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That said, we could do more with bikes if we took them seriously.
Btw, Seattle is building a ped-bike bridge across I-5 at about N 100th. Check it out. We'll see if it works.
So yeah. How many bikes are there in other cities with 8,000 people/mile?
Dan, this must have been put up for the purpose of baiting responses that it's an apples and oranges comparison to this city.
No, there is a real practical role for bikes but Seattle has not figured it out yet.
You are fooling yourself.
That said, they do some things that could easily be copied here: they convert curb side parking lanes into height-separated bike lanes on nearly all urban arterials, and they include vast amounts of secure bike parking at major transit stops. This has the effect, among other things, of limiting auto-bike conflicts and thus increasing safety dramatically for everyone.
Their post-conversion economic studies show that the bike lanes increase foot traffic to retails businesses vs what had been the previous condition with curb side parking for cars.
Those studies of eliminating curb-side parking?
Done by other than bike advocates?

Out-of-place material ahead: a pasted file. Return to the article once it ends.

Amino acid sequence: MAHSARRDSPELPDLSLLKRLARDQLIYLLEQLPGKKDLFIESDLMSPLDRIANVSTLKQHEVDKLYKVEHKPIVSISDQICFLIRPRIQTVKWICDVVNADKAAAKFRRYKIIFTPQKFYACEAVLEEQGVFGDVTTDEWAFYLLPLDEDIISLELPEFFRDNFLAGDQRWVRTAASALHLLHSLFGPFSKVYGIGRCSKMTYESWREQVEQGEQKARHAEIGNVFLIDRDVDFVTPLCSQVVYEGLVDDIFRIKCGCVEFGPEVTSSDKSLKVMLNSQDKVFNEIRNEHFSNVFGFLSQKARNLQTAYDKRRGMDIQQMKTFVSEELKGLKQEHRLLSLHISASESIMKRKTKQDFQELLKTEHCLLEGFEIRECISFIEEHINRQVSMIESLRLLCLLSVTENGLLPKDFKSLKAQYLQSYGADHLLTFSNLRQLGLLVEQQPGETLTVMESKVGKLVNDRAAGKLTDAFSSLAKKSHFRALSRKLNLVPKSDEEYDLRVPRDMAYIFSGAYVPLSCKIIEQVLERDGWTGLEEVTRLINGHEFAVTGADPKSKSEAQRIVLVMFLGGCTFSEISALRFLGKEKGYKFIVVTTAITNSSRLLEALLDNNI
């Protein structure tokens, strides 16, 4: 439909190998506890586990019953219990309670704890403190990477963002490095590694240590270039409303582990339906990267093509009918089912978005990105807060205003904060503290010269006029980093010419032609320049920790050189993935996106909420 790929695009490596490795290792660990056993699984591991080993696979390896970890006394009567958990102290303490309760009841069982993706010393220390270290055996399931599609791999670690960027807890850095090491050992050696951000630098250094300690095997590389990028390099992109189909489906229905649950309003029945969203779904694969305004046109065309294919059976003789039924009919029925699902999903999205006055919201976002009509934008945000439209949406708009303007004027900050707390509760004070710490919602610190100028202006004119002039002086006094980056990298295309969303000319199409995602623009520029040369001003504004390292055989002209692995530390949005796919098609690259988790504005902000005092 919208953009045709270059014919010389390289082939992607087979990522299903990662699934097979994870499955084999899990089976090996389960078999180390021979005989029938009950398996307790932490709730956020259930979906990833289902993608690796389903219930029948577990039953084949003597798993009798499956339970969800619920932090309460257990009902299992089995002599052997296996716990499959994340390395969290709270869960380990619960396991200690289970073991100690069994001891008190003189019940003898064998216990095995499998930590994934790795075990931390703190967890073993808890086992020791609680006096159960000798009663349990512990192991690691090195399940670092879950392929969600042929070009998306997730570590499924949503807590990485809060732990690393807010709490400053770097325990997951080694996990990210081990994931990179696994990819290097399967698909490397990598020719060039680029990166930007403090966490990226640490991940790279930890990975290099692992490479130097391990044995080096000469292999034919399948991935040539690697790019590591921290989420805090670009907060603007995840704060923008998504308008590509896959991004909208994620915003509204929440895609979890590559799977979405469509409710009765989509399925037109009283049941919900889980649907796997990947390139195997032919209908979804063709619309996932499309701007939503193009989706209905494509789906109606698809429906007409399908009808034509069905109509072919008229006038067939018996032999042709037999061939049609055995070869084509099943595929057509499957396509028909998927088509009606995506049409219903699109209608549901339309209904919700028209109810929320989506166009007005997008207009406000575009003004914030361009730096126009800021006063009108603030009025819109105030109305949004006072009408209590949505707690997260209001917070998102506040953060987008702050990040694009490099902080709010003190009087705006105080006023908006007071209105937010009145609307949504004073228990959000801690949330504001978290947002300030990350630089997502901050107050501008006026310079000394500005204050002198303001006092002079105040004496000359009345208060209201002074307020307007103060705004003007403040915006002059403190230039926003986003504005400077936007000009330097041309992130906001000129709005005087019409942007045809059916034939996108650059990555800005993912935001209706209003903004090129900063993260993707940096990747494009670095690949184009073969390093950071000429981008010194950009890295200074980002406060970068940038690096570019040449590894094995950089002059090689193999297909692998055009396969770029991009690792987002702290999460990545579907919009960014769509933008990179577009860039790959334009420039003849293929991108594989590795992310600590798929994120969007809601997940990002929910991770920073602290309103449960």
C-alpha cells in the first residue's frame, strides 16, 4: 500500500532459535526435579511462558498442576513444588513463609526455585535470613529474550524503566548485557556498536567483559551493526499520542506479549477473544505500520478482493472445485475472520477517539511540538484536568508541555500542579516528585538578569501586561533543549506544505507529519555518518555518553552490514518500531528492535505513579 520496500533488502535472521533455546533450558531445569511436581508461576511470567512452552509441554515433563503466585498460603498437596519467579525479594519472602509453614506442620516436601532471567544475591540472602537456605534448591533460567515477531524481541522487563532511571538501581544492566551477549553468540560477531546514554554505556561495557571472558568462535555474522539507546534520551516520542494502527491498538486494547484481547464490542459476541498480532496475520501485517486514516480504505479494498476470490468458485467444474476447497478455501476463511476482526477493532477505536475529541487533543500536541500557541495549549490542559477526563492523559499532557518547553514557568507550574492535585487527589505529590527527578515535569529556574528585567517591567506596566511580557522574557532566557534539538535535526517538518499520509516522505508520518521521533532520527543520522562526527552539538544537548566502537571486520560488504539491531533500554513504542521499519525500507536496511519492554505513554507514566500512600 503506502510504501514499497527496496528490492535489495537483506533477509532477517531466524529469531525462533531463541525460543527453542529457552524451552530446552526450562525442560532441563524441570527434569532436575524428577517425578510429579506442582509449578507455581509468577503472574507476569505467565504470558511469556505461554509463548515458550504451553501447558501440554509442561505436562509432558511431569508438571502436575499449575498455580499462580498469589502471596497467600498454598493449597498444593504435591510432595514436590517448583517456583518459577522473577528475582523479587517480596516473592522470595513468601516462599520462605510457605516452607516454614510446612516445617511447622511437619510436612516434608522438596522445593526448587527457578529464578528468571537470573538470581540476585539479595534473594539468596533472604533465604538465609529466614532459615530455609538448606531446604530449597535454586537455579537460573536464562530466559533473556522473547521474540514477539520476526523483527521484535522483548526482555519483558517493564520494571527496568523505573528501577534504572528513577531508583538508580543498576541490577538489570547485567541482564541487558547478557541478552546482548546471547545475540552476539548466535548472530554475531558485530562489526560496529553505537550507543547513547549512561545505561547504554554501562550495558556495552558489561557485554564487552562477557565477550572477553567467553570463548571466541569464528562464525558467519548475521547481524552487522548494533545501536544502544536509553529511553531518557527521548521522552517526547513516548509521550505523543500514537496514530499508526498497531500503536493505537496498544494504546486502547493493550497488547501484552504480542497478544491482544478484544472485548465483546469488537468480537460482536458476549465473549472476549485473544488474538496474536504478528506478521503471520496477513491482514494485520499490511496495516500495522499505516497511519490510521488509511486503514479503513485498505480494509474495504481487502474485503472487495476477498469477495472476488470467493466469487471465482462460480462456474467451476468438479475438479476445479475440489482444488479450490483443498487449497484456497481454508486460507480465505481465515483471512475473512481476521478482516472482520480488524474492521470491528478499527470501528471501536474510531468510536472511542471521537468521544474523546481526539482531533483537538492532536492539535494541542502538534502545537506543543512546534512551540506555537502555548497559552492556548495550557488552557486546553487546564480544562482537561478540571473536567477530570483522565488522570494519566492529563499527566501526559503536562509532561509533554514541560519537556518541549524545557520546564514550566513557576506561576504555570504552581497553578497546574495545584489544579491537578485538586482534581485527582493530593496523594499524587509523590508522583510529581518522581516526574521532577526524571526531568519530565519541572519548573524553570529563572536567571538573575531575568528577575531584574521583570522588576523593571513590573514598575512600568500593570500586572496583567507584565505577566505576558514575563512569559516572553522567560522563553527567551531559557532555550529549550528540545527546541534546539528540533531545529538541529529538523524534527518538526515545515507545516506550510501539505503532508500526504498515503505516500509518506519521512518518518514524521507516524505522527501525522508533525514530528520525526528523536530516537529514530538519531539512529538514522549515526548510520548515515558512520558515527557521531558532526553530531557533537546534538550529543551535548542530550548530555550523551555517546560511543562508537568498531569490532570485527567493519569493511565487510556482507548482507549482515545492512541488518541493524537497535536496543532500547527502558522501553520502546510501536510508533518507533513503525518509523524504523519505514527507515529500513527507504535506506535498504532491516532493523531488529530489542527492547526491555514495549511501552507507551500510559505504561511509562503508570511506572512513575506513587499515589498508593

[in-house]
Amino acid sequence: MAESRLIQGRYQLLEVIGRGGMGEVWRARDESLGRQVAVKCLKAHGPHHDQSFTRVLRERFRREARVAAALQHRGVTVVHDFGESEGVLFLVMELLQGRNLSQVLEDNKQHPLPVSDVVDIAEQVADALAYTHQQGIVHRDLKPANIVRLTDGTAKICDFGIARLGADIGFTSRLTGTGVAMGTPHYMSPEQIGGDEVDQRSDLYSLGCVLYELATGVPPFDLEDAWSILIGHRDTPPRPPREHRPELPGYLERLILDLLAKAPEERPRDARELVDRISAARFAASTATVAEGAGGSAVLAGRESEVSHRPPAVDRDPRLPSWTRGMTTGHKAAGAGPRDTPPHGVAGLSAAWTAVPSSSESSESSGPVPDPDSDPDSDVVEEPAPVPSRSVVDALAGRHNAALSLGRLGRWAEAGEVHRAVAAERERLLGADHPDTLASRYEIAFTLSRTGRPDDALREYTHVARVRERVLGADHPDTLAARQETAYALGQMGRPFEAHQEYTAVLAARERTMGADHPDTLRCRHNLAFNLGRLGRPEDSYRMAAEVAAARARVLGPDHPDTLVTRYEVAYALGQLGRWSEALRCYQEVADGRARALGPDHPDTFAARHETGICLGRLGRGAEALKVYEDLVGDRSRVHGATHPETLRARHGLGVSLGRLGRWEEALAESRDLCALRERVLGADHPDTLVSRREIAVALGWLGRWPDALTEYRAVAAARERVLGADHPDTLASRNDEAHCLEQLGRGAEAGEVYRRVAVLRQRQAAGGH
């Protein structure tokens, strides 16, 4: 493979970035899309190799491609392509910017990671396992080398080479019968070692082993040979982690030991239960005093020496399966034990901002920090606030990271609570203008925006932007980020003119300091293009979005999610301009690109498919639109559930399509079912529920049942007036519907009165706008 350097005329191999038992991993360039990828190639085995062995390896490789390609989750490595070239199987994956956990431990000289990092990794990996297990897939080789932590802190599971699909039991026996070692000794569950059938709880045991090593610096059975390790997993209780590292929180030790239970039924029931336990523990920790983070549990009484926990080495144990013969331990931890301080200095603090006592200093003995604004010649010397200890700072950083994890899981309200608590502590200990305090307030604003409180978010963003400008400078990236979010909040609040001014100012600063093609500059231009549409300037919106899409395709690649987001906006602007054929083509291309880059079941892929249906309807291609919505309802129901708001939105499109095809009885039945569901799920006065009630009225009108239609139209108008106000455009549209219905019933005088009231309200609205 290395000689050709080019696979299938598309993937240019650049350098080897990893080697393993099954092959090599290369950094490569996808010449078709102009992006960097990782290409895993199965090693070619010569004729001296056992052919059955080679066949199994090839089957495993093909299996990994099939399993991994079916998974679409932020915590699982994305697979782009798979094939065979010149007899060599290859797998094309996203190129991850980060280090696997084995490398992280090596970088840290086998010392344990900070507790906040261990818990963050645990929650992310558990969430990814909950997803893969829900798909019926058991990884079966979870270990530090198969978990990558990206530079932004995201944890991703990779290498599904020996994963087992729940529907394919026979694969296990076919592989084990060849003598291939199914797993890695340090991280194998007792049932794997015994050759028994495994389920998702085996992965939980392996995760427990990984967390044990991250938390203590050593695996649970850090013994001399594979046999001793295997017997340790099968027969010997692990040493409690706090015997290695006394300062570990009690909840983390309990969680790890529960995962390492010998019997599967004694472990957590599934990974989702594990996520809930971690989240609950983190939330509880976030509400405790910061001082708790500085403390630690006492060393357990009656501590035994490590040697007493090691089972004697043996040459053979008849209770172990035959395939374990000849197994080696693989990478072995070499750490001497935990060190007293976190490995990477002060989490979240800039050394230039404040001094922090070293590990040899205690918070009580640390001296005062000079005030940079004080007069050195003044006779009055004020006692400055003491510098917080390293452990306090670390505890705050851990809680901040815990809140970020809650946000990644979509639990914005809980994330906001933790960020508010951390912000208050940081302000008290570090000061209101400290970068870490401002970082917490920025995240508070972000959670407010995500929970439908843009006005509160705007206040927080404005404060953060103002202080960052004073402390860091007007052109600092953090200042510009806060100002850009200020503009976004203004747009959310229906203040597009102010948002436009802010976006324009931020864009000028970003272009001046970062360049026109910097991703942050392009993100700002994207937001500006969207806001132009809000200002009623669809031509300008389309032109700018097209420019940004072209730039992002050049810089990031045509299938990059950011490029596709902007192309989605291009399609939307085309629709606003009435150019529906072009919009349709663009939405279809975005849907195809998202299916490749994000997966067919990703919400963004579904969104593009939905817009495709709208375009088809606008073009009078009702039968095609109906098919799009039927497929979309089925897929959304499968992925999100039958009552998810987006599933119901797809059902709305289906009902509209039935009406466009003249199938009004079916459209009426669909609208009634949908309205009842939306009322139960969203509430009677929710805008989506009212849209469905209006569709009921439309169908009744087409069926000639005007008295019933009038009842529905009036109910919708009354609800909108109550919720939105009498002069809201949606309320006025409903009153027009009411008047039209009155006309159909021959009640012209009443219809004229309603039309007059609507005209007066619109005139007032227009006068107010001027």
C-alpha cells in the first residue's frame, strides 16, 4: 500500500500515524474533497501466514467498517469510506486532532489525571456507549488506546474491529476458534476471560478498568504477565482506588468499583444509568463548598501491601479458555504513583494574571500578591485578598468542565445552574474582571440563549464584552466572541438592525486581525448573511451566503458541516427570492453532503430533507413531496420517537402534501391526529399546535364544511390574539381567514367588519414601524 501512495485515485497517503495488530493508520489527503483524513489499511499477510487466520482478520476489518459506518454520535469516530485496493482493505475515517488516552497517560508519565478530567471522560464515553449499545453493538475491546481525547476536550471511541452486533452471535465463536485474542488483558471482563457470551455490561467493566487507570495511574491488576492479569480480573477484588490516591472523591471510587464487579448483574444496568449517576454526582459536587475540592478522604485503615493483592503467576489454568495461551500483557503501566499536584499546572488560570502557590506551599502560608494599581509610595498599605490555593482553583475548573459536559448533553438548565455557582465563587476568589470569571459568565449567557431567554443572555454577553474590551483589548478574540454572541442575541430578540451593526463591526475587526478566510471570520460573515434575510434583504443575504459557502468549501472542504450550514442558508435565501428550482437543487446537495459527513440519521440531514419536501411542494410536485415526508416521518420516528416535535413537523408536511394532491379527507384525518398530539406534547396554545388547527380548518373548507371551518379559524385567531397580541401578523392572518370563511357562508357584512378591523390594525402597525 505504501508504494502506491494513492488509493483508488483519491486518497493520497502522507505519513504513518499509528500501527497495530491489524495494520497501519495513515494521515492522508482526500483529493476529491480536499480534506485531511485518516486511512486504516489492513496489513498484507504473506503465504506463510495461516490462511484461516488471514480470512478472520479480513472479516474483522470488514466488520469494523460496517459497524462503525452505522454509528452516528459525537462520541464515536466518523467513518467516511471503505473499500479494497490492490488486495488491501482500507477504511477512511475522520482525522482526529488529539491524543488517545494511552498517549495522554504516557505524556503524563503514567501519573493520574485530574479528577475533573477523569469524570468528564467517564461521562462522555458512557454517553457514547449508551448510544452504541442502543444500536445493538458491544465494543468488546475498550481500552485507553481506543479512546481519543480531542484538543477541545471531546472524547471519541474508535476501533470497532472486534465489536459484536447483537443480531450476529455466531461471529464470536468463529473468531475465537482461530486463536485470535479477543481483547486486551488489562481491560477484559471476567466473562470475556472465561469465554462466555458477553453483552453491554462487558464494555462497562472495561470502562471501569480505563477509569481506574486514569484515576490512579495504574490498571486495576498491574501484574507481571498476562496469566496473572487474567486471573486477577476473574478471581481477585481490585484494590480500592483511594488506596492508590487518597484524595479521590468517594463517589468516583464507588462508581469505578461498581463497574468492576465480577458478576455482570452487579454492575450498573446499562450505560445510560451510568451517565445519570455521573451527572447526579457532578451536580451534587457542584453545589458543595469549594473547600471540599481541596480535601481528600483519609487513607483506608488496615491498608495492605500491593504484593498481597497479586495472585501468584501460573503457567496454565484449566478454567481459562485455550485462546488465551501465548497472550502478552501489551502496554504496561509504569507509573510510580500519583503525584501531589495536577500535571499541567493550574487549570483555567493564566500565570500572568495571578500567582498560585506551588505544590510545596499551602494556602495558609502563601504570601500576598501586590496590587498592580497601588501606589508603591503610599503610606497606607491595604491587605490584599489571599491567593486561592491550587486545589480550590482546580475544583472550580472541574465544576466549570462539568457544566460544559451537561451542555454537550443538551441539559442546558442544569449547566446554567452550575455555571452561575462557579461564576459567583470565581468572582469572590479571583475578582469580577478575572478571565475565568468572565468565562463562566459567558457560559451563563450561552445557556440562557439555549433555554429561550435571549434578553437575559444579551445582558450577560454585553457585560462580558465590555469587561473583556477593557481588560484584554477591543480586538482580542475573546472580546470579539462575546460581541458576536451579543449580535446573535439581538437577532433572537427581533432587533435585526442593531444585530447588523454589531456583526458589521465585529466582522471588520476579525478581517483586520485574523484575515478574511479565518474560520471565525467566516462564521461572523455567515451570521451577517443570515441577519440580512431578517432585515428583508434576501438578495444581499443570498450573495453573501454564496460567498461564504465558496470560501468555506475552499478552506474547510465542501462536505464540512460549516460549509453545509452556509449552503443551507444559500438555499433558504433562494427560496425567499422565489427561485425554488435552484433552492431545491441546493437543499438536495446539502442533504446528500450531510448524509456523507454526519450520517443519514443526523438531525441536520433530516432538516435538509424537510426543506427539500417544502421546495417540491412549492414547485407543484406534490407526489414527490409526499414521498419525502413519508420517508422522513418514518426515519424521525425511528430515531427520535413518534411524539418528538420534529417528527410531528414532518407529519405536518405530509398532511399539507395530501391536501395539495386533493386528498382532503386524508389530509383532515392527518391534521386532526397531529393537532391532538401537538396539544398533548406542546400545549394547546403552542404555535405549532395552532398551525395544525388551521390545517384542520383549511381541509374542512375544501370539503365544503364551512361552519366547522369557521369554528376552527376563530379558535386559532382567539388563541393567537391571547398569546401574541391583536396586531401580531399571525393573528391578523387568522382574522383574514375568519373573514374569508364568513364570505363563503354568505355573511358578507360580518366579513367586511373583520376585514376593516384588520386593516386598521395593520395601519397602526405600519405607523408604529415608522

As you can gather, I believe such studies have to be examined very carefully as there is so much happy talk out there in bike world
Not just groceries. Your job. Your bar. Your whole life. Pack everything in tighter and a normal person doesn't mind going a little ways on a bike. A gold plated mile wide bike path with blowjobs and fanfare every 50 feet is nice, but you still have to ride that whole fucking mile, or two miles, or ten miles to get to the thing you need to get to. People don't want to ride that fucking far. QED.
In Copenhagen, they also don't want to ride that fucking far. In those cities, people who will ride miles and miles are as few and far between as any city in the US. But when you squeeze everything in your life, your job, your shopping, your friends, into a tiny area, biking is easy enough that a normal person will make that ride. Normal person, not some spandex asshole. And yes, those guys in spandex are fucking assholes don't try to gaslight us. We've met the fuckers, OK?
Don't even build bike infrastructure. Don't even talk about bikes. It's all about density. Focus on density, and biking, transit, everything else falls into place of its own accord.
Evolved urban people who care about food do NOT buy weeks worth of food.
Sophisticated people who care about their diet buy FRESH food and can easily carry enough on a bike even if it's --wow! -- 2 miles away.